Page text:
4 Easy Steps to the Perfect Edible Garden

4-easy-steps-to-edible-gardenFrom your garden…to your table.

 

While Spring is the season for fresh ideas…Summer is the season to enjoy the fruits of our labor.  This year, grow, harvest and eat your own homegrown, organic fruits, vegetables and herbs.

Knowing I can step outside my door and pick salad fixings for lunch or dinner gives me great pleasure and satisfaction.  I always say “buy local” and you can’t get any more local than your own edible garden.

Did you know… rabbits love to dine in your vegetable garden BUT they don’t like the taste of basil, mint, oregano, parsley and tarragon.  So… inter-plant (is that a word?) these herbs around your vegetables to keep those adorable little rabbits away.  These are all herbs you should have anyway for preparing your own culinary delights.

⇒ If you’re not into growing herbs, you can spray your vegetables with a natural concoction like hot pepper or garlic spray.  This works for deer, as well.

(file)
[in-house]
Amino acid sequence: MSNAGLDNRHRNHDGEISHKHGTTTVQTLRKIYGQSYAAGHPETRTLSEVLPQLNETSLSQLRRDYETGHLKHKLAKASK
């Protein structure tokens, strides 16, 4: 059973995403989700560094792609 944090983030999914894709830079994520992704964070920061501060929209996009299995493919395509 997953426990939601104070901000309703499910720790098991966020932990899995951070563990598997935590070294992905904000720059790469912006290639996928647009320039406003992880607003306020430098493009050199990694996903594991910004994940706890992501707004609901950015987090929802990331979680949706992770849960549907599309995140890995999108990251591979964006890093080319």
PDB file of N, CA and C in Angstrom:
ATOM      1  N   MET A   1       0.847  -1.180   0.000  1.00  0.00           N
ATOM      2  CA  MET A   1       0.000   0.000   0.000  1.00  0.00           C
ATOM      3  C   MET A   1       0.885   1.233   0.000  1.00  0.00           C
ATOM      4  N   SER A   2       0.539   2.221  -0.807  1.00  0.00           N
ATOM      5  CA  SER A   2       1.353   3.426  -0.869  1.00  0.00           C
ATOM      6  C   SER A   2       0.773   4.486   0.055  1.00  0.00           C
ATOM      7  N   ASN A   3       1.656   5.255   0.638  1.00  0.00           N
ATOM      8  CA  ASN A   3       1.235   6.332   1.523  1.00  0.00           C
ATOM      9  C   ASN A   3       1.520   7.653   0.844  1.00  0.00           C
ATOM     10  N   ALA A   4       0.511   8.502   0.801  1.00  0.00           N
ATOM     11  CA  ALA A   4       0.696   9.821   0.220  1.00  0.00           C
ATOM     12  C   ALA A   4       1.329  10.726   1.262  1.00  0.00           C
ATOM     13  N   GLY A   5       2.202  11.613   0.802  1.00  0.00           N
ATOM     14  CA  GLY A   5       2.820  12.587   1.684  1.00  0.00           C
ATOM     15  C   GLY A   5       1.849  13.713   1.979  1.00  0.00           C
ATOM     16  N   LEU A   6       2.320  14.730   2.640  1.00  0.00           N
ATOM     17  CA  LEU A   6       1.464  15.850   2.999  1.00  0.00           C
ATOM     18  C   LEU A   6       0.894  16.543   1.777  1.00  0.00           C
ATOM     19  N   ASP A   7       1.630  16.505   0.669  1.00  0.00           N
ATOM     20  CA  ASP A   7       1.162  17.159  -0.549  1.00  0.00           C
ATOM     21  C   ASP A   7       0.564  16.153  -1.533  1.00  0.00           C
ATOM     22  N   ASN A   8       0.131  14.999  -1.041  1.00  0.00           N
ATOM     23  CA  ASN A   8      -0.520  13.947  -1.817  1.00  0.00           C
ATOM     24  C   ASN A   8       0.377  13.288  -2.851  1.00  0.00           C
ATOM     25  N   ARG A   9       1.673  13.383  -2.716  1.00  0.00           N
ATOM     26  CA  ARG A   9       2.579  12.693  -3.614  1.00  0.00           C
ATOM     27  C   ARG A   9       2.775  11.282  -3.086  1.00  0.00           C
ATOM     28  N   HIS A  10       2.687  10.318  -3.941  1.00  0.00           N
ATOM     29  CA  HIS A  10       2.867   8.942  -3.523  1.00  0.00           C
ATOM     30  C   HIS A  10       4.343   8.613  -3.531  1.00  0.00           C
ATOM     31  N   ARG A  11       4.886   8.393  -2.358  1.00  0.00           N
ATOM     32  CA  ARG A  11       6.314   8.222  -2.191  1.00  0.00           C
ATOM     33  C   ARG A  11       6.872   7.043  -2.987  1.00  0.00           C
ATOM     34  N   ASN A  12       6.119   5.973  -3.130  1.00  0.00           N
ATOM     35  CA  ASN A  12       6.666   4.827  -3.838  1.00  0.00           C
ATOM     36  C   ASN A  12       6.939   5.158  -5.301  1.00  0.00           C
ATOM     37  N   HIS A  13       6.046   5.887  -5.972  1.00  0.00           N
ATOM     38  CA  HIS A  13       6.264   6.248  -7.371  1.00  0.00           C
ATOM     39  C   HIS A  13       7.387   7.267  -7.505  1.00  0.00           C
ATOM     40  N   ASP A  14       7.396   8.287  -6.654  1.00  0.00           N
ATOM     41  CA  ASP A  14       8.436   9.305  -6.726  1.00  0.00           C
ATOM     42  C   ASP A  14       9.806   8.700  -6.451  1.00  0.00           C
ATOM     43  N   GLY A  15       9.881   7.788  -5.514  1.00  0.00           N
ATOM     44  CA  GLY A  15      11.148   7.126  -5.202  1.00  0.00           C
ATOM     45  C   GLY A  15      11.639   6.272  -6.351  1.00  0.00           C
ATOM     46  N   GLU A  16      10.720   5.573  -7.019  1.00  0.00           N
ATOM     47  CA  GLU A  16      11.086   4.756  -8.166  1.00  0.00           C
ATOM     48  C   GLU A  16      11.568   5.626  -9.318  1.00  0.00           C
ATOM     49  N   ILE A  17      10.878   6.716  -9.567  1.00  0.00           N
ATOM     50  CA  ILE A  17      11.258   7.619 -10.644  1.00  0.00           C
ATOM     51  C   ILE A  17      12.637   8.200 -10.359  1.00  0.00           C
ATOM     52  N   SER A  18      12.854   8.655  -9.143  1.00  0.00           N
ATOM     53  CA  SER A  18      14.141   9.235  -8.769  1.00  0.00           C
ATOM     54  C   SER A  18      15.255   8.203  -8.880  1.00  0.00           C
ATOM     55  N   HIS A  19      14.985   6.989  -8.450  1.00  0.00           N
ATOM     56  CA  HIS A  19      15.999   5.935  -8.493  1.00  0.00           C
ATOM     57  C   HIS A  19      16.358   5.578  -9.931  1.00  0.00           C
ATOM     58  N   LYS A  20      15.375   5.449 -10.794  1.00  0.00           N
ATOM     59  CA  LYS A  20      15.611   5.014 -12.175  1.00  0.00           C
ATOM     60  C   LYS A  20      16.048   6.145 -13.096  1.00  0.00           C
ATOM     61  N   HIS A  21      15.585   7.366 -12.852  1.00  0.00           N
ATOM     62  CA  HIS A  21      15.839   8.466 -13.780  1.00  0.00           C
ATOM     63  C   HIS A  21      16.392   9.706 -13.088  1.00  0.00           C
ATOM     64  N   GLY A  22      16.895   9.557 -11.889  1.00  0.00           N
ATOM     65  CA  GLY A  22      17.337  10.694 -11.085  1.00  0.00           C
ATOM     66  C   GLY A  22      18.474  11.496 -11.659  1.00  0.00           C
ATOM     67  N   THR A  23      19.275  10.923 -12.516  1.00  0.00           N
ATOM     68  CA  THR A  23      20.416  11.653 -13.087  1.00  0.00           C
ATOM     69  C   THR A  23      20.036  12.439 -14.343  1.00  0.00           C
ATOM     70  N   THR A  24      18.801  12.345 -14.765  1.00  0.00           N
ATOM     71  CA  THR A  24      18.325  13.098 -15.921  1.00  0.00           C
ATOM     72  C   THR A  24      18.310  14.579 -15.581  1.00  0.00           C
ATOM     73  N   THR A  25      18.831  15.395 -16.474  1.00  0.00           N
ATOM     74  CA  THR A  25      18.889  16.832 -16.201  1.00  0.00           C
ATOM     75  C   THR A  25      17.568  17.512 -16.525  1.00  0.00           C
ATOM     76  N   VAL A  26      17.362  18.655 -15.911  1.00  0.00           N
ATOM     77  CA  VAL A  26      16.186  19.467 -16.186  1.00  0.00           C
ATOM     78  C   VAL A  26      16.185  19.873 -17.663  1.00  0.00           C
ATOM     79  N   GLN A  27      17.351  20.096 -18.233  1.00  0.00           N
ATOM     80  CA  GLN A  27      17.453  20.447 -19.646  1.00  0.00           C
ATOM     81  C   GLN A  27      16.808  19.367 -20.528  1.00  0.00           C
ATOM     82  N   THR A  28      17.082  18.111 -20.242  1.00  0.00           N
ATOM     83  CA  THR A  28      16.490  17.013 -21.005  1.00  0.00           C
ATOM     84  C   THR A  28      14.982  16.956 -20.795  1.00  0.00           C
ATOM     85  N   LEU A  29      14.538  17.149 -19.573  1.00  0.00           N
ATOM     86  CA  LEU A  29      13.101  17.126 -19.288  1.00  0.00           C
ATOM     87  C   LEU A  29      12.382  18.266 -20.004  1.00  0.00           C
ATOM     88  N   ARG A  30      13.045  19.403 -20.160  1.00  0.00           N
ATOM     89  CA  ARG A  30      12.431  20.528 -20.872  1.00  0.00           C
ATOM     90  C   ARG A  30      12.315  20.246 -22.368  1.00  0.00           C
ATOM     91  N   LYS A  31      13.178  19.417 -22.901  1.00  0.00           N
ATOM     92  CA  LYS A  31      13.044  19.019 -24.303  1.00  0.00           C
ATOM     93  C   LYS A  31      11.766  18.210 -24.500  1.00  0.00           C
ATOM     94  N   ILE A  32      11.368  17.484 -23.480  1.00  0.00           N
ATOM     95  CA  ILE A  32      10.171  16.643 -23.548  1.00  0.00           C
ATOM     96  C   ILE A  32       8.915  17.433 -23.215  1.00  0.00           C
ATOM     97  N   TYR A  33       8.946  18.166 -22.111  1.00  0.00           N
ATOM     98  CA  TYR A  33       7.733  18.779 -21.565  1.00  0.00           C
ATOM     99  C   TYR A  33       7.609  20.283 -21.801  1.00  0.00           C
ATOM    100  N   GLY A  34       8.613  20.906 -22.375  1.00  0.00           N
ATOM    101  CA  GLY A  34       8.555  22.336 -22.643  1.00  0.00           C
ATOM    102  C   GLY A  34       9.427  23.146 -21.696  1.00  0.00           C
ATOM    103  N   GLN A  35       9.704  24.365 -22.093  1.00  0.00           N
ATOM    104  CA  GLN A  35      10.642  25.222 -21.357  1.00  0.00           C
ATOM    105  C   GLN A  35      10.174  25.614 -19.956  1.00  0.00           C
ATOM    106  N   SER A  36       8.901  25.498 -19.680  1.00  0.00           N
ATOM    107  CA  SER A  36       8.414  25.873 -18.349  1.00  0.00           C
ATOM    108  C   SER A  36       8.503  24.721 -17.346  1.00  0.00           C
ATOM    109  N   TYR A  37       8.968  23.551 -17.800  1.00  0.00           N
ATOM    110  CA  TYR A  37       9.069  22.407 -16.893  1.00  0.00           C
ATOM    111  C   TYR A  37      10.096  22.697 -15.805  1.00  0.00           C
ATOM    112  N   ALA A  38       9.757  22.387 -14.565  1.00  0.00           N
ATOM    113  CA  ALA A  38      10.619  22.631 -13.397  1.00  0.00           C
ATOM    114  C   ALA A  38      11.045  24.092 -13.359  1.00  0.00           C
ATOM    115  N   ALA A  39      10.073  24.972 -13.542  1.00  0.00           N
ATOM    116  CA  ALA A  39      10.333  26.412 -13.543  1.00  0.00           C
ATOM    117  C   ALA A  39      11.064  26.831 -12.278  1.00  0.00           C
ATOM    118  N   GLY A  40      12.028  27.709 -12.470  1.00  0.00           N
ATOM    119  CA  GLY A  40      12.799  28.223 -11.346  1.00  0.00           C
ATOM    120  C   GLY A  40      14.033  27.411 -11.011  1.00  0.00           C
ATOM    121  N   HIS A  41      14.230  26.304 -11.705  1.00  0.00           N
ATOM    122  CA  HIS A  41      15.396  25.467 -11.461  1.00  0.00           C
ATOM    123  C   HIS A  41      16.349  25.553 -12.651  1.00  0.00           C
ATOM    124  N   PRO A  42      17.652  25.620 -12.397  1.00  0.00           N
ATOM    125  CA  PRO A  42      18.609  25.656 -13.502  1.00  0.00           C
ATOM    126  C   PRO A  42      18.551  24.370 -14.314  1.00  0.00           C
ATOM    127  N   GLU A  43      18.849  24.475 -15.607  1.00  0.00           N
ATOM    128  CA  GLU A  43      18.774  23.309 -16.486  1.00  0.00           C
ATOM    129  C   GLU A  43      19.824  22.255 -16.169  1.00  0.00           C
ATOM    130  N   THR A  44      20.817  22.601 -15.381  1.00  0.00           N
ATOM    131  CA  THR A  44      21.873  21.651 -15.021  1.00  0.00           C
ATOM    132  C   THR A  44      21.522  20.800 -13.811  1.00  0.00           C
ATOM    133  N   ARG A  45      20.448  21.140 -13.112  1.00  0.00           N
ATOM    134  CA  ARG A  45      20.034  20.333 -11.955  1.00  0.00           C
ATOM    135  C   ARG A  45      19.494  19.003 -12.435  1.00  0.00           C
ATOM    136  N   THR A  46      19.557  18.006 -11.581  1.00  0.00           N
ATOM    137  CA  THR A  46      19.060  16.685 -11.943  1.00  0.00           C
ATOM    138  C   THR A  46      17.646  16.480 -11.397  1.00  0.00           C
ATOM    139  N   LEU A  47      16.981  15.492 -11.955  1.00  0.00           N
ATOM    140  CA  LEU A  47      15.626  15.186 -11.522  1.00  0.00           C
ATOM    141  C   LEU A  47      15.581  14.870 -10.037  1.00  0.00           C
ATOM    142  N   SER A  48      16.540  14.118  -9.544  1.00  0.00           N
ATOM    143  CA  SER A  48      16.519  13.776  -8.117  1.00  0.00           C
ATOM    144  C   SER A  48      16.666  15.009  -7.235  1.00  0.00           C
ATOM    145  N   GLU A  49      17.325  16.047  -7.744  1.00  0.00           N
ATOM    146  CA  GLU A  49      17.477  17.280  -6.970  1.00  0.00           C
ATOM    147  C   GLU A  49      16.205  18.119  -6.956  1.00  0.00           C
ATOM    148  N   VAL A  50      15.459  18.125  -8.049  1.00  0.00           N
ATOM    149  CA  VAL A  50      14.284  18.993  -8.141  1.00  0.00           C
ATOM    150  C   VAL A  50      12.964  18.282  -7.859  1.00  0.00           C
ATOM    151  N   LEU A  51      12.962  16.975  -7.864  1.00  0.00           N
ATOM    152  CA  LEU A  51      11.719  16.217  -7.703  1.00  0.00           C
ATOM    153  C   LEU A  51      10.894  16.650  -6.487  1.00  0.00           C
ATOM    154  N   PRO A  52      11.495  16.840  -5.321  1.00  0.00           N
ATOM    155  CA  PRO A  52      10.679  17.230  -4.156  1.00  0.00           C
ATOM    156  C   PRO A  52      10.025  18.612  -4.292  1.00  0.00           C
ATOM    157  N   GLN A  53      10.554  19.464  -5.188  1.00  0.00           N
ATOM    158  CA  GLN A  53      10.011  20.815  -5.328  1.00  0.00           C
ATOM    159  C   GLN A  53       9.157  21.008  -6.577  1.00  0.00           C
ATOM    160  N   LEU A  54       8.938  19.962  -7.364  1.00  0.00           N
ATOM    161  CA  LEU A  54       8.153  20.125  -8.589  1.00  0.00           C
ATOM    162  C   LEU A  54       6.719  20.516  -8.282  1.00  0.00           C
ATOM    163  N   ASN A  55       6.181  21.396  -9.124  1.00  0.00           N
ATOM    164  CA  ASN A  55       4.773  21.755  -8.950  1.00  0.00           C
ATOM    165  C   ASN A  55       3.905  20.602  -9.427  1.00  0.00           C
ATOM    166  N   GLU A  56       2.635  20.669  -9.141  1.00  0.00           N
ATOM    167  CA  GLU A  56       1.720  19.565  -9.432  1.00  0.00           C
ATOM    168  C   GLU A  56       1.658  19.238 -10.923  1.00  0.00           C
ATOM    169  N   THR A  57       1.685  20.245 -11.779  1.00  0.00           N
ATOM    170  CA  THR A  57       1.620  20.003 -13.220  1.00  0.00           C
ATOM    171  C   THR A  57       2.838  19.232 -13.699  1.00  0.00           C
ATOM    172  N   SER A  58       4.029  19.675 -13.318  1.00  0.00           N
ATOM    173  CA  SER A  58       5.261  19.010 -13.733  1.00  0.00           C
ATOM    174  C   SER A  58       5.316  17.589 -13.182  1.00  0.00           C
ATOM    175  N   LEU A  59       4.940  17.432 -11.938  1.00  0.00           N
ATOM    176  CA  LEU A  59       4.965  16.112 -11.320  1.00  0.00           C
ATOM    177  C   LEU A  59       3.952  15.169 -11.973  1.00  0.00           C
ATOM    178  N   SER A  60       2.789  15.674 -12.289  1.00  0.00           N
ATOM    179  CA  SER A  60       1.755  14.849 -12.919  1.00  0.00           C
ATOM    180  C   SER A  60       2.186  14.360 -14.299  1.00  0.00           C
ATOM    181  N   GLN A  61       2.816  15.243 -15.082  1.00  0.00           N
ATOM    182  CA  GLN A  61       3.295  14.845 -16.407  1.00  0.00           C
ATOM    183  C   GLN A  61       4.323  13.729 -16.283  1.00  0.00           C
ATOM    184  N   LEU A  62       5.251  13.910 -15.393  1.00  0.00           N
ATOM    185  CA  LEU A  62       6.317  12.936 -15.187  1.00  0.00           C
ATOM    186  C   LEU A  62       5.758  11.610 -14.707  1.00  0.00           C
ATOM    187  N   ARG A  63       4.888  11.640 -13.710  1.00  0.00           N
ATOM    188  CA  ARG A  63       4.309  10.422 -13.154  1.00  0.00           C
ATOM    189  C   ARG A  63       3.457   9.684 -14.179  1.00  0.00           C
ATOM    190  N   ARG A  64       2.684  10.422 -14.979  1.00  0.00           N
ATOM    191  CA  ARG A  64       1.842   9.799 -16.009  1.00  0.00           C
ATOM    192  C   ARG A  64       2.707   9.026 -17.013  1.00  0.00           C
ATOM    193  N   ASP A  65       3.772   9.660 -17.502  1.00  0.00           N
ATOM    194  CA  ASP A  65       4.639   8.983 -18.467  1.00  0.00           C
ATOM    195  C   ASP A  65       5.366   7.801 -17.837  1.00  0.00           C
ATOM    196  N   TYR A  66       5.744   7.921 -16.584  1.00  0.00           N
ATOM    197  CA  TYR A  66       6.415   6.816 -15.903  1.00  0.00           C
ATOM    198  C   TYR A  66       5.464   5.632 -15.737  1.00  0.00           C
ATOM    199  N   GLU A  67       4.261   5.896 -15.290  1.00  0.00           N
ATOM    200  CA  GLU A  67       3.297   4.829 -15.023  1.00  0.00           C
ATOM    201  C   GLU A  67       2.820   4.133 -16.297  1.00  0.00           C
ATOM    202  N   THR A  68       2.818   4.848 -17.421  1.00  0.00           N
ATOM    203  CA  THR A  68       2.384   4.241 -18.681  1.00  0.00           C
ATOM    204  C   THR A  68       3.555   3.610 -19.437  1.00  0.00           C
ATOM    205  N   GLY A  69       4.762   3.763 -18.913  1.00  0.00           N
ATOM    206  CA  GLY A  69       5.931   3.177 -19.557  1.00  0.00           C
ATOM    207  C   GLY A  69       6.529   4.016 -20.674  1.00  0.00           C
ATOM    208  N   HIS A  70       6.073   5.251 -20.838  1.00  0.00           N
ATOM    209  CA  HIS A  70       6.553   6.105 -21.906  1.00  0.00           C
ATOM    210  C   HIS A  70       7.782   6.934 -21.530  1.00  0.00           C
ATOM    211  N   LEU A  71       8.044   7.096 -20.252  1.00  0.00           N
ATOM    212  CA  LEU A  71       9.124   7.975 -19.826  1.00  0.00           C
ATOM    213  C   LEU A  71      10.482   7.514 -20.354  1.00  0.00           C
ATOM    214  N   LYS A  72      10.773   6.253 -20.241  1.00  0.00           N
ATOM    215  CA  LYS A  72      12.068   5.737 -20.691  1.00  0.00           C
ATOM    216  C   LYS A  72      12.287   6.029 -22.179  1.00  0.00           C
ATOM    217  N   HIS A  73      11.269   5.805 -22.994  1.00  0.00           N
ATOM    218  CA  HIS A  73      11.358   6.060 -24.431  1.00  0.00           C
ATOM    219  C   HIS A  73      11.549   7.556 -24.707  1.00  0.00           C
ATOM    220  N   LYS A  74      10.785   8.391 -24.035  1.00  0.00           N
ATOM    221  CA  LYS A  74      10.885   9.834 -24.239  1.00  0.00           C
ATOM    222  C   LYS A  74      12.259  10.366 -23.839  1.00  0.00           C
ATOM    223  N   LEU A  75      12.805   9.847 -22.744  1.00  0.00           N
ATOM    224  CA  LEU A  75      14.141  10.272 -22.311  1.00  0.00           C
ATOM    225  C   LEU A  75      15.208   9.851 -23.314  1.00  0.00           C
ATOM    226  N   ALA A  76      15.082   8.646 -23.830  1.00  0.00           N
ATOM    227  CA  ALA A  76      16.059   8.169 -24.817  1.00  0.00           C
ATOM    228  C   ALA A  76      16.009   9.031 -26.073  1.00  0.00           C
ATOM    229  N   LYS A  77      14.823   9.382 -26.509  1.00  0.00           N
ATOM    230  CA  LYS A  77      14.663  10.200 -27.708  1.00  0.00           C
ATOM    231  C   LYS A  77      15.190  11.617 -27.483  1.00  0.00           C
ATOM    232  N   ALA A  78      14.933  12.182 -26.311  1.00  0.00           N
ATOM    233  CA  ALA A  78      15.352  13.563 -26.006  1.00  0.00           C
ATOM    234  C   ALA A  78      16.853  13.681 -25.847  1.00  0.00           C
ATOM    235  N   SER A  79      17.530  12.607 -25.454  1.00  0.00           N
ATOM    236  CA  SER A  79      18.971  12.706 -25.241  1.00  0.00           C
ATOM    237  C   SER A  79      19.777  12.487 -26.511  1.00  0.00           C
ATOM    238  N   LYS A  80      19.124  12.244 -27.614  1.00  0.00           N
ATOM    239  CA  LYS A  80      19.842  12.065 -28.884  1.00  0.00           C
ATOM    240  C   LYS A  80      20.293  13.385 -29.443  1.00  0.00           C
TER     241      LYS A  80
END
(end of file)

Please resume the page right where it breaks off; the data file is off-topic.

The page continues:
Don’t have space for a big vegetable garden?  Read on…

Click here to read my blog “Spring is the Season for Fresh Ideas” where I have lots of suggestions to solve that space problem.

Easy Step 1

My best solution to a space dilemma – get your hands on a grow box. I suggest this in many recipes and blogs because they are fantastic and I never recommend something I don’t actually use.  Click here to read my personal product review of the Garden Patch Grow Box where I discuss the pros and cons.

I started with one as an experiment and since have purchased a second one for myself and another as a gift.  Imagine a bountiful and continuous harvest of salad fixin’s just off the kitchen or on a sunny patio, terrace, deck or rooftop.

Easy Step 2

Grow Some Hearty Greens

What’s better on a sticky summer work night when you’re tired and have no energy than diving into Ben & Jerry’s Cherry Garcia ice cream right out of the container? Not much really, but instead… pick some hearty greens like Romaine and spinach and while you’re at it, pinch off a few herbs like cilantro, dill and parsley.

Here’s the plan…

Wash your greens, put them in a salad bowl and place it in the fridge. Pour a glass of chilled Chardonnay or iced tea and go take a relaxing warm (not hot) shower. Take the salad out of the fridge and drizzle a little extra virgin olive oil over the top, a squeeze of fresh lemon and a pinch of sea salt.  Toss and enjoy a guilt-free dinner.

Easy Step 3

Pick up some organic tomato starter plants at your local garden center.